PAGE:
Windows 10 users just got a new headache to worry about. Update Windows 10 KB4556799, launched on May 12, is hitting users with issues that hide your personal files, knock out audio and cripple your system with the Blue Screen of Death.
The most frightening issue, for many, is likely based around a confusing practice that makes people believe all of their files are deleted. Fortunately, there is a workaround according to Windows Latest — though it's annoying as heck.
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Windows 10, when installing these updates, loads a temporary user profile with no personal data. That's led users to think their account is wiped. But that's not the case, thankfully.
And if you're not hit by that bit of nasty, a Microsoft forum user is reporting that they've got system-crashing Blue Screens of Death after upgrading to KB4556799 (as well as KB4552931).
Another issue, which might leave some thinking they've gone hard of hearing, is that KB4556799 reportedly screws up system audio. It apparently does this by deleting drivers and reseting configurations. Sound distortion, playback and a lack of audio are the big warning signs of this issue. Some even claim sound is coming out of their speakers and headphones at the same time.
The fistful of other various issues being attributed to KB4556799, Outlook Search breaking (reported by a Microsoft forum user) and flickering white screens (as reported by our sister site TechRadar).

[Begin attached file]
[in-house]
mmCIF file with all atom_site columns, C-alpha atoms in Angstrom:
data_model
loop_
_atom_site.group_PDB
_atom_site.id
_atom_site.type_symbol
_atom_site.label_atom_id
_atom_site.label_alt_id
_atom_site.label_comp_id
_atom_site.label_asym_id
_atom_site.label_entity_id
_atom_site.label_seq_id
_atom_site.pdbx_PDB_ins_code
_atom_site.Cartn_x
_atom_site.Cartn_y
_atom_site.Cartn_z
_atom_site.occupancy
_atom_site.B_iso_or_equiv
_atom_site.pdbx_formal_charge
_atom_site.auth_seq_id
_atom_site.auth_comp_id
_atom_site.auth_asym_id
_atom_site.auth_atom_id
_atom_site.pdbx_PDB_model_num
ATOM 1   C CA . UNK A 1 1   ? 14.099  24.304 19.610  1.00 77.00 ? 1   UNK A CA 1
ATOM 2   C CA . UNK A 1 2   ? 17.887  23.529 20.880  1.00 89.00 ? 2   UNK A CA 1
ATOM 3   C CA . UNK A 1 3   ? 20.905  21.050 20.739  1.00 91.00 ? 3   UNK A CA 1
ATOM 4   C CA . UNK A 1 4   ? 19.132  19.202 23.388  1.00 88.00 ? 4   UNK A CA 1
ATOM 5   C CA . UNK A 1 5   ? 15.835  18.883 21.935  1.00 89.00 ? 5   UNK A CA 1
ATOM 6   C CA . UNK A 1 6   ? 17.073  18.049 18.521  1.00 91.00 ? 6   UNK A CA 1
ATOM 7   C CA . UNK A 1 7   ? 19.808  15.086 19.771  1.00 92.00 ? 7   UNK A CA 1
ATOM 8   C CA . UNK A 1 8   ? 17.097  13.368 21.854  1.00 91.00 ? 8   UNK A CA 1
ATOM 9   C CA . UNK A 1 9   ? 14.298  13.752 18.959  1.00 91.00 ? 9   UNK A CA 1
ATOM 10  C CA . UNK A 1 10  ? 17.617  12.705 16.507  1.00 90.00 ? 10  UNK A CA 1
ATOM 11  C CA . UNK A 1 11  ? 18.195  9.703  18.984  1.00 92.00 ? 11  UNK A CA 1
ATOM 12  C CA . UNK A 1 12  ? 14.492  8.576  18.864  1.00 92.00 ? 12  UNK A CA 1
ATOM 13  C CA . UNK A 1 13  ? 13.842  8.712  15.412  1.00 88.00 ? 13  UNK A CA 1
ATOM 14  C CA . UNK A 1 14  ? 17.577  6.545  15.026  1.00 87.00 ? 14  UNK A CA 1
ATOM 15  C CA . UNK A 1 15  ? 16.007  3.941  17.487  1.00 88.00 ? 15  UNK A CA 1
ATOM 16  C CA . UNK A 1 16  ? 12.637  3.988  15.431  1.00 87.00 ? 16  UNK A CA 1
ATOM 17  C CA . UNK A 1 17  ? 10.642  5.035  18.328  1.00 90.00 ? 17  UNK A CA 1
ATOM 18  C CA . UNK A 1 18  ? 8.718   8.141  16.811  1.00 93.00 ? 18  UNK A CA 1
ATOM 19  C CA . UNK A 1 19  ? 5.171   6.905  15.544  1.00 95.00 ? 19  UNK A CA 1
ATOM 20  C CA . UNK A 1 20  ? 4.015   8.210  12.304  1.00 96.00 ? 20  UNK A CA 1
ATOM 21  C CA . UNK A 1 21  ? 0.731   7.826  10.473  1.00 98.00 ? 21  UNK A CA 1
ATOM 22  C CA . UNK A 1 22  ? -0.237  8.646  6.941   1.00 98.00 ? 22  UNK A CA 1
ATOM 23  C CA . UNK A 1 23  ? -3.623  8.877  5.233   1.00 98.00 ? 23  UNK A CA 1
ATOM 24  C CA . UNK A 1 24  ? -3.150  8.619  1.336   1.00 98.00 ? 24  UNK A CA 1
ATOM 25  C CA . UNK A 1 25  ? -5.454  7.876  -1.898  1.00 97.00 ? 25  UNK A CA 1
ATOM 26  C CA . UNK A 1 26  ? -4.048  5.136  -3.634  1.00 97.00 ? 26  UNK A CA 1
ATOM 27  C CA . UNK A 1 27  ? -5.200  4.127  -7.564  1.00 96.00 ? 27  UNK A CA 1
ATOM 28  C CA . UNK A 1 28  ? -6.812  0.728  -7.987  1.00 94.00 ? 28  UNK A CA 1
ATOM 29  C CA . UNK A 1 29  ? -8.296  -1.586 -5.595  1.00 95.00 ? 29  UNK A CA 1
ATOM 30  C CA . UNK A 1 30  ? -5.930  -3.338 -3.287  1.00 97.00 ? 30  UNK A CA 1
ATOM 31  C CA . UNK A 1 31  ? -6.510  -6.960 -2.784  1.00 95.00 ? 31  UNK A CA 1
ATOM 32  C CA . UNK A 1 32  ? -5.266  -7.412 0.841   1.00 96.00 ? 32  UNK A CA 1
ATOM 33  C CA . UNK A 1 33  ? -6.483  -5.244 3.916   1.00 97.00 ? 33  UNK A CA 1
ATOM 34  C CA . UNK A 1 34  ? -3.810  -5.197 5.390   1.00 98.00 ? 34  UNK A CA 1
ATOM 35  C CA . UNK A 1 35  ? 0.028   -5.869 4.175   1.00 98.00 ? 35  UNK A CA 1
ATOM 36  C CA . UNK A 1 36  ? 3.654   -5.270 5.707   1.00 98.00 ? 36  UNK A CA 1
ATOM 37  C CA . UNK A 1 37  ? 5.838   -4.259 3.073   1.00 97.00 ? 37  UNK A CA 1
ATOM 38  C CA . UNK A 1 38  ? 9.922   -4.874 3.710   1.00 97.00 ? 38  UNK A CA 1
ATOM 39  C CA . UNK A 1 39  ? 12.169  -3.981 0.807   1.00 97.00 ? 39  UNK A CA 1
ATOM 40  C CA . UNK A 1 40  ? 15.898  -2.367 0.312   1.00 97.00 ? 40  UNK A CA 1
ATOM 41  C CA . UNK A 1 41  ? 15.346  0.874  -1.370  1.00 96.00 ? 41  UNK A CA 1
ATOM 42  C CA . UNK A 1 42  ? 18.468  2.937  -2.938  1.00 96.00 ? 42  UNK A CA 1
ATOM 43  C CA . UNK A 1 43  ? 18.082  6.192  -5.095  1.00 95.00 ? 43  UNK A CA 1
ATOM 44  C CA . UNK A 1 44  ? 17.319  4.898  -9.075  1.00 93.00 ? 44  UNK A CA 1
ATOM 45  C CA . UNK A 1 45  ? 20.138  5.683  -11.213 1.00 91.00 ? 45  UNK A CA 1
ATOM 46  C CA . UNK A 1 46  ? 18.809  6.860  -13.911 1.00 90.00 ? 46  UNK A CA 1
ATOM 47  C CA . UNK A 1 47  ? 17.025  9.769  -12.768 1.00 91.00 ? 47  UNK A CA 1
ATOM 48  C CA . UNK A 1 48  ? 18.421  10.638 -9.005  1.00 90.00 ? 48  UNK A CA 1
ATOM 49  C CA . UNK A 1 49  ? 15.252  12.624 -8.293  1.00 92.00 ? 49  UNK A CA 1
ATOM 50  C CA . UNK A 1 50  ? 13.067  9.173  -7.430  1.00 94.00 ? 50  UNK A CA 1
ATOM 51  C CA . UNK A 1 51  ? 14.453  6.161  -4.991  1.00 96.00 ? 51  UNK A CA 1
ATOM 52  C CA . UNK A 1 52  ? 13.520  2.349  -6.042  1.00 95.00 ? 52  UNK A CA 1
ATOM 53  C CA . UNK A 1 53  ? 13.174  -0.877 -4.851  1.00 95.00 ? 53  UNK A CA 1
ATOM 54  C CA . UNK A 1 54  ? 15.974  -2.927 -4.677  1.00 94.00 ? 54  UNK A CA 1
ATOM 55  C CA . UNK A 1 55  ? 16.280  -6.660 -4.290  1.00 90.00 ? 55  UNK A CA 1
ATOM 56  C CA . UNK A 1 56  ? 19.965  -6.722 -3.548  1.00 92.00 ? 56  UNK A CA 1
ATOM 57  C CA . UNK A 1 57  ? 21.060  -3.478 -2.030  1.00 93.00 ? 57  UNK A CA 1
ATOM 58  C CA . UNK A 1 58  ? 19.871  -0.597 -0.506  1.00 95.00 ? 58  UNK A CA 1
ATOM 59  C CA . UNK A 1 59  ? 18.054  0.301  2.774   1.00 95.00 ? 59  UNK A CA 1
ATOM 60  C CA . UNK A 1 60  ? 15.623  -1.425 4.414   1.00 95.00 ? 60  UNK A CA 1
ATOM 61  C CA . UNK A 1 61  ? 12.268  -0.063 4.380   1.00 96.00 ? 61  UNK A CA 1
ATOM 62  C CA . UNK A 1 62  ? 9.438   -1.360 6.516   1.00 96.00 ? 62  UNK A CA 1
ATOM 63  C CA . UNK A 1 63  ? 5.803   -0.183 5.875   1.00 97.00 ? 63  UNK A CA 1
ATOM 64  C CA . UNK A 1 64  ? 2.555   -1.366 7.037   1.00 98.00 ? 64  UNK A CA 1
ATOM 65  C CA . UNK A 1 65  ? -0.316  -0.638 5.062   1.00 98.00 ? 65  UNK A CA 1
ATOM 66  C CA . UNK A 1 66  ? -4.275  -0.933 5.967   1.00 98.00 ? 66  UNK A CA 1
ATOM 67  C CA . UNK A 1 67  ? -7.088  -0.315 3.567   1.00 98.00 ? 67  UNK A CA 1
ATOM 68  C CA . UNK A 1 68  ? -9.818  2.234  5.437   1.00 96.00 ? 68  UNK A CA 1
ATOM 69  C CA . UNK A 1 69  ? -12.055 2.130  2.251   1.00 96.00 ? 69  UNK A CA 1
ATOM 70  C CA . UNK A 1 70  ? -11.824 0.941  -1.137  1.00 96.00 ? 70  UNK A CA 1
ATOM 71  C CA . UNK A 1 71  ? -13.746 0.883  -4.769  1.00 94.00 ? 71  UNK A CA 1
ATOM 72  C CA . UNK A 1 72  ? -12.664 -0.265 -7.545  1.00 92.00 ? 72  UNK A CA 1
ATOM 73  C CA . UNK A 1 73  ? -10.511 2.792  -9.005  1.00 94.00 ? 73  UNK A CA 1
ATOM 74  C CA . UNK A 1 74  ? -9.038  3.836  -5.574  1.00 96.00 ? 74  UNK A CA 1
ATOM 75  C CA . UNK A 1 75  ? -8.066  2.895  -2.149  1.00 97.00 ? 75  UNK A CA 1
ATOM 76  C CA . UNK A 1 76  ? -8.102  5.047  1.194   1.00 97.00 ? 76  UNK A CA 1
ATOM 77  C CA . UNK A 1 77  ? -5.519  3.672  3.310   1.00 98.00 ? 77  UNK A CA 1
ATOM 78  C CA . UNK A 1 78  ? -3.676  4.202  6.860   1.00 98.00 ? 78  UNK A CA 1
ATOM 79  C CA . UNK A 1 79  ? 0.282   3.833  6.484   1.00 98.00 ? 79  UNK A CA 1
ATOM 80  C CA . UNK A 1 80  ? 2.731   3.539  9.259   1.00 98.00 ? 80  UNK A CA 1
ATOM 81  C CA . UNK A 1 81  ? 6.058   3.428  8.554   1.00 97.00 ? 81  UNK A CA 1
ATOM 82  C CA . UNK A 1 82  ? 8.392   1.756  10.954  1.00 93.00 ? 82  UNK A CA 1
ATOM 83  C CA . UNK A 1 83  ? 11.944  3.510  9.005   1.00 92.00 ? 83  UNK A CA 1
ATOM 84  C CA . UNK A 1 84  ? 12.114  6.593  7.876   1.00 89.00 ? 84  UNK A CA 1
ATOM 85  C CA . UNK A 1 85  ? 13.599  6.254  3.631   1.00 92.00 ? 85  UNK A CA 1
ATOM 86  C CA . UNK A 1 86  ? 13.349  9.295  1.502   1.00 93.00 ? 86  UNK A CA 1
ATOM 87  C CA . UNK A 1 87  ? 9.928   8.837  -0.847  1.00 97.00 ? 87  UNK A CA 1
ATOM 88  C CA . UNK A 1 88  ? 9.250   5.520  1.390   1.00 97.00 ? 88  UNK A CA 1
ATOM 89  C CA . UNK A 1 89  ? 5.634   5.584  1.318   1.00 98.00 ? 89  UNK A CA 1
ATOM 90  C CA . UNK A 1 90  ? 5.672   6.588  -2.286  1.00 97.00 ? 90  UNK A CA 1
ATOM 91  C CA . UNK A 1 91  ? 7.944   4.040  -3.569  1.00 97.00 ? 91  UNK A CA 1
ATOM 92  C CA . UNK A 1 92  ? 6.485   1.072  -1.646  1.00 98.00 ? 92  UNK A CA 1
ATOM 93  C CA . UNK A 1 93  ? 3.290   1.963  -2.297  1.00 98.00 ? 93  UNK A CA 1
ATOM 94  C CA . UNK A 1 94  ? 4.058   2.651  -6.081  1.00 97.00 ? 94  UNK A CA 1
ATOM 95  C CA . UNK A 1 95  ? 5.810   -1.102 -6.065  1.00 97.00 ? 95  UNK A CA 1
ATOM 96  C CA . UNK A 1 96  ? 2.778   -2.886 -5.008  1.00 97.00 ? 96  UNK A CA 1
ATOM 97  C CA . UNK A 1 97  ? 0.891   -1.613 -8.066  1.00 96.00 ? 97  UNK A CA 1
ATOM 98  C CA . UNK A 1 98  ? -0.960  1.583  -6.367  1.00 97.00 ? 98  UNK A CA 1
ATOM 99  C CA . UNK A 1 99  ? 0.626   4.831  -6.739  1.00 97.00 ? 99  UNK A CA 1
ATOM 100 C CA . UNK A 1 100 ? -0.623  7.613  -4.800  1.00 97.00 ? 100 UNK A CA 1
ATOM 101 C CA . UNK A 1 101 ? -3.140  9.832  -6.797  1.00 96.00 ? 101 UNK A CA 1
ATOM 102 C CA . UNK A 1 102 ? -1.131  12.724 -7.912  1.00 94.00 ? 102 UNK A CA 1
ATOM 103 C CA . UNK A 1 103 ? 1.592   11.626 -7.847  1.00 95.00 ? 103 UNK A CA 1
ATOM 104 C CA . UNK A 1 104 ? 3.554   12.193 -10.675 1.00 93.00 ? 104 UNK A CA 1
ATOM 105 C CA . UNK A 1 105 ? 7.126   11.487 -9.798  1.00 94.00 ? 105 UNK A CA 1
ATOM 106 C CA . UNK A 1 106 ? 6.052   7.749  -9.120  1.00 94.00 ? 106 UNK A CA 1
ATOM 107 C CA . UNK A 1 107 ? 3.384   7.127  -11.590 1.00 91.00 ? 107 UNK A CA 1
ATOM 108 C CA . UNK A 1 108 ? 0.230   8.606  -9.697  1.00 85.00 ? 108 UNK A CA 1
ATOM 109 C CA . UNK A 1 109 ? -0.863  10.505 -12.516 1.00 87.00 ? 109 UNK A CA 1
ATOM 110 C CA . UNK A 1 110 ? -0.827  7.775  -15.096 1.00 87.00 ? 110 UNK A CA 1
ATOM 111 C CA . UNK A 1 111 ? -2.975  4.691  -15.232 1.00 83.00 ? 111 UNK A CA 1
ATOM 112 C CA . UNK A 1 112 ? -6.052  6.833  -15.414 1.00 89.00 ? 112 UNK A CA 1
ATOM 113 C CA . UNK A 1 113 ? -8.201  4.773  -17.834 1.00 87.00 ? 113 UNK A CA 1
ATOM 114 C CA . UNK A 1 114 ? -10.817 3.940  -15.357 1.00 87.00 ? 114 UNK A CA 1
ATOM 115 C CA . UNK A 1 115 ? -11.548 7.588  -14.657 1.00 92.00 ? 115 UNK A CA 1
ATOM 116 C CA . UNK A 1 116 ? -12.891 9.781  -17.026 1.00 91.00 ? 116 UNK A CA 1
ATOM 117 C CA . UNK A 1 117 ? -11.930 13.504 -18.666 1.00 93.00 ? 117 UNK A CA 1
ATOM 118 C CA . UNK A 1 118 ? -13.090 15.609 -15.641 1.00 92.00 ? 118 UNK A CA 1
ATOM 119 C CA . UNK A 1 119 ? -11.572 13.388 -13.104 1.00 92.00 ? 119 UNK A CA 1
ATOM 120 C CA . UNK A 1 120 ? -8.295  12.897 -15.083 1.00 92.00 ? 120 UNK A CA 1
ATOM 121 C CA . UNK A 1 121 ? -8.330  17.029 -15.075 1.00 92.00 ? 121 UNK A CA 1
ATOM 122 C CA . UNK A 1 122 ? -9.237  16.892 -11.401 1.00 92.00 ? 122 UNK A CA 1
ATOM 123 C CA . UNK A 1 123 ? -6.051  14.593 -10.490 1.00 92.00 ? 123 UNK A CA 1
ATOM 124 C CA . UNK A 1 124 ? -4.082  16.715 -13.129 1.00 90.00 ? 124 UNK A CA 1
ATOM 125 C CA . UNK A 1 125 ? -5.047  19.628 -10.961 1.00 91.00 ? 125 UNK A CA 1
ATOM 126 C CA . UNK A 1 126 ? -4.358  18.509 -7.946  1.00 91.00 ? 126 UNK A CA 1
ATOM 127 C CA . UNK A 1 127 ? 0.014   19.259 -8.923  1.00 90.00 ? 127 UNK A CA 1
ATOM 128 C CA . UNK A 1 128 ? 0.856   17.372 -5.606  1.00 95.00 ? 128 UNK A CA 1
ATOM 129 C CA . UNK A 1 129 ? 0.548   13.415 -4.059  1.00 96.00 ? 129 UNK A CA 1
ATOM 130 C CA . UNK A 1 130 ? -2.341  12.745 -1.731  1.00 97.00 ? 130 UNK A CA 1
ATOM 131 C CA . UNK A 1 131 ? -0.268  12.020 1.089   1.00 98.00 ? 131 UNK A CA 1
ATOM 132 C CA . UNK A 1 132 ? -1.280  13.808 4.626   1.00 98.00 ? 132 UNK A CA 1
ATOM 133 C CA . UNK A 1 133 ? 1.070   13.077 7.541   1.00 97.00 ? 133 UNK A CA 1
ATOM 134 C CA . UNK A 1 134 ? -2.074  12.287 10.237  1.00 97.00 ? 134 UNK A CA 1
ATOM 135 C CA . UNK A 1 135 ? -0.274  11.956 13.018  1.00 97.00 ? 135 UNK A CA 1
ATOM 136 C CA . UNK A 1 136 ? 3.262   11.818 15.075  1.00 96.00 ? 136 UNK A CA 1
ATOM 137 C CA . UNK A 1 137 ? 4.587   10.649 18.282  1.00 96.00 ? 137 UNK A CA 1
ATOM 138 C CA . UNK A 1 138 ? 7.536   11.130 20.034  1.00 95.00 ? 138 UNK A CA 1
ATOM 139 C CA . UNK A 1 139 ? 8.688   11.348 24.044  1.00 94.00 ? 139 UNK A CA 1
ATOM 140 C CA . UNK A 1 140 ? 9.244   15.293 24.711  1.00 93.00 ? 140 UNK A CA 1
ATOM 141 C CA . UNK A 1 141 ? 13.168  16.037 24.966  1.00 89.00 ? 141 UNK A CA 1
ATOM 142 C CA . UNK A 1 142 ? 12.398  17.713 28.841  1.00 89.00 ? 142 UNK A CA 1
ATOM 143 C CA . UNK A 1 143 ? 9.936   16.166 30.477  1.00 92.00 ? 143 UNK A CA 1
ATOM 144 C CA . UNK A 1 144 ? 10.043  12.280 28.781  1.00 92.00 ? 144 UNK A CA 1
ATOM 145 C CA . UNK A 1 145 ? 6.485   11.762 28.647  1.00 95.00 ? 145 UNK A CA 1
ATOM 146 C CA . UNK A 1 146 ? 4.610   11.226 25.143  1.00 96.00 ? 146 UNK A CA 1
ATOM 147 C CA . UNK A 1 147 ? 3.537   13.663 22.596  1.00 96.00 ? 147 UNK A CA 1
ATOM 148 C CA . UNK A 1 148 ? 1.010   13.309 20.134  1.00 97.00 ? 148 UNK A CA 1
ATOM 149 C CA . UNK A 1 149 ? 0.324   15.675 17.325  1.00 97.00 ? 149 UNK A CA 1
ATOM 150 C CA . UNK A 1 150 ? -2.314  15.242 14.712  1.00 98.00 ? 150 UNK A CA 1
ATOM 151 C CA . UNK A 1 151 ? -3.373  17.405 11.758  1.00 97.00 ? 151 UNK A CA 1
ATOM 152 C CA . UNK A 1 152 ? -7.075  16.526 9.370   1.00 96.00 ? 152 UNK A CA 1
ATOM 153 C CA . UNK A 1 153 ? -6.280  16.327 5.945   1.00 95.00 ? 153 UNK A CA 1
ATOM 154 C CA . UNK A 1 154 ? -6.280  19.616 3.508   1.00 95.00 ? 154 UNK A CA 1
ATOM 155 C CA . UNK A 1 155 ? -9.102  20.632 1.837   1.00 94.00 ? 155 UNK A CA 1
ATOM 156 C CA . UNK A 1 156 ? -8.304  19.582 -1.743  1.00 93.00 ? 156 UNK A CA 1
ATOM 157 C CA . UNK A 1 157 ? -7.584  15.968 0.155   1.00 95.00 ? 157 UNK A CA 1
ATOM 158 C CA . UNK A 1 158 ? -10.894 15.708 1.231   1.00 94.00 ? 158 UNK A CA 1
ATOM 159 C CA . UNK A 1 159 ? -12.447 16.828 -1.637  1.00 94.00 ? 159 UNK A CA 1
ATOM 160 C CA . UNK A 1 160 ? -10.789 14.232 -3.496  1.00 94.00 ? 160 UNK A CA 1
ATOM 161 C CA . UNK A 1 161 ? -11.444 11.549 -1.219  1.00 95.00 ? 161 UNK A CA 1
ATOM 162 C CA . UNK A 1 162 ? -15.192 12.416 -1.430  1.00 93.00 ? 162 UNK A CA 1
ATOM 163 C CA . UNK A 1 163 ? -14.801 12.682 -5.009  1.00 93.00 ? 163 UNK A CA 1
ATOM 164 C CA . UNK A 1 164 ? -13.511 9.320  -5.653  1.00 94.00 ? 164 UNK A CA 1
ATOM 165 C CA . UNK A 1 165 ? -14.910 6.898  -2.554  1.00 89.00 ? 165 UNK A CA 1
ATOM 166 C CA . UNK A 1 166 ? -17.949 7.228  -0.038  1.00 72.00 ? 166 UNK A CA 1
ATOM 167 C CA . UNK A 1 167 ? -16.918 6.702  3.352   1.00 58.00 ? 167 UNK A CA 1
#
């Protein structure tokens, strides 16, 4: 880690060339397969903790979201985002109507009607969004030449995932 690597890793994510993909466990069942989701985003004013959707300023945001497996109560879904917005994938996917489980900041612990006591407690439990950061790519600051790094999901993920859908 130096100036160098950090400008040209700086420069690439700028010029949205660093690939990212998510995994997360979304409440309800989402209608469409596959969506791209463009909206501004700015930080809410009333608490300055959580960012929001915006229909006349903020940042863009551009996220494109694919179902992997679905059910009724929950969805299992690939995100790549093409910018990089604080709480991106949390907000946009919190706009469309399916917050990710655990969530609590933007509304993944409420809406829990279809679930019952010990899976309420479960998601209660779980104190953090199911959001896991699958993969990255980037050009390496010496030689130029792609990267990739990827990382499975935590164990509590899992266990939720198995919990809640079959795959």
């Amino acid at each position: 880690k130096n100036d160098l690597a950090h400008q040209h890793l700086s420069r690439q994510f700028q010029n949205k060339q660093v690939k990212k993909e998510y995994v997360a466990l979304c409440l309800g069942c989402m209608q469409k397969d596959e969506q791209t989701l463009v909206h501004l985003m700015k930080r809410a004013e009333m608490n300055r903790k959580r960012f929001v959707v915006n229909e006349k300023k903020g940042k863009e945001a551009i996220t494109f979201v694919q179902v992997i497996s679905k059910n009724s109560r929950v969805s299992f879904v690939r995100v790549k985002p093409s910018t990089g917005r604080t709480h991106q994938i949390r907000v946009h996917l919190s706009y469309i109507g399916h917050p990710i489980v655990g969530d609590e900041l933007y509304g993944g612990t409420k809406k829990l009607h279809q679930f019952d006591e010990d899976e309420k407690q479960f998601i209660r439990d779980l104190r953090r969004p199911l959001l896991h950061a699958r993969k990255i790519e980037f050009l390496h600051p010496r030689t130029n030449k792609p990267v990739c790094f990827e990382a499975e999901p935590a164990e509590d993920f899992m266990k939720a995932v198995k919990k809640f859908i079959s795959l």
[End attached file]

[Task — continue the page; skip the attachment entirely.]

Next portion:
Windows 10 KB4556799: How to save your system
We've got a couple of suggested fixes. If you're only dealing with the Temporary Profile issue, try restarting your system until you're back in your real account. Windows Latest suggests this may take between 6 and 8 times, which is ludicrous.
But if you're being hit by multiple aspects of this myriad of nonsense, the best way to get back to a working system is to simply uninstall KB4556799. Here are the easy steps for removing this update, and any other that becomes a thorn in your system.
- Tap the Windows icon to open the start menu.
- Tap the Settings gear.
- Tap Update and Security.
- Tap Windows Update on the left side.
- Tap View Update History.
- Tap Uninstall update.
- Select KB4556799.
- Watch as your system restarts and cleanses itself of the bad update.
Stay tuned to Tom's Guide as we continue to track the wide world of Windows 10 fails.
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Henry is a managing editor at Tom’s Guide covering streaming media, laptops and all things Apple, reviewing devices and services for the past seven years. Prior to joining Tom's Guide, he reviewed software and hardware for TechRadar Pro, and interviewed artists for Patek Philippe International Magazine. He's also covered the wild world of professional wrestling for Cageside Seats, interviewing athletes and other industry veterans.
Years ago, the "anniversary" upgrade said my desktop was compatible. I went ahead, and it was bricked. Have been running Linux Mint since then and I have been refusing to give anyone windows support since then. It's penguins or nothing.Reply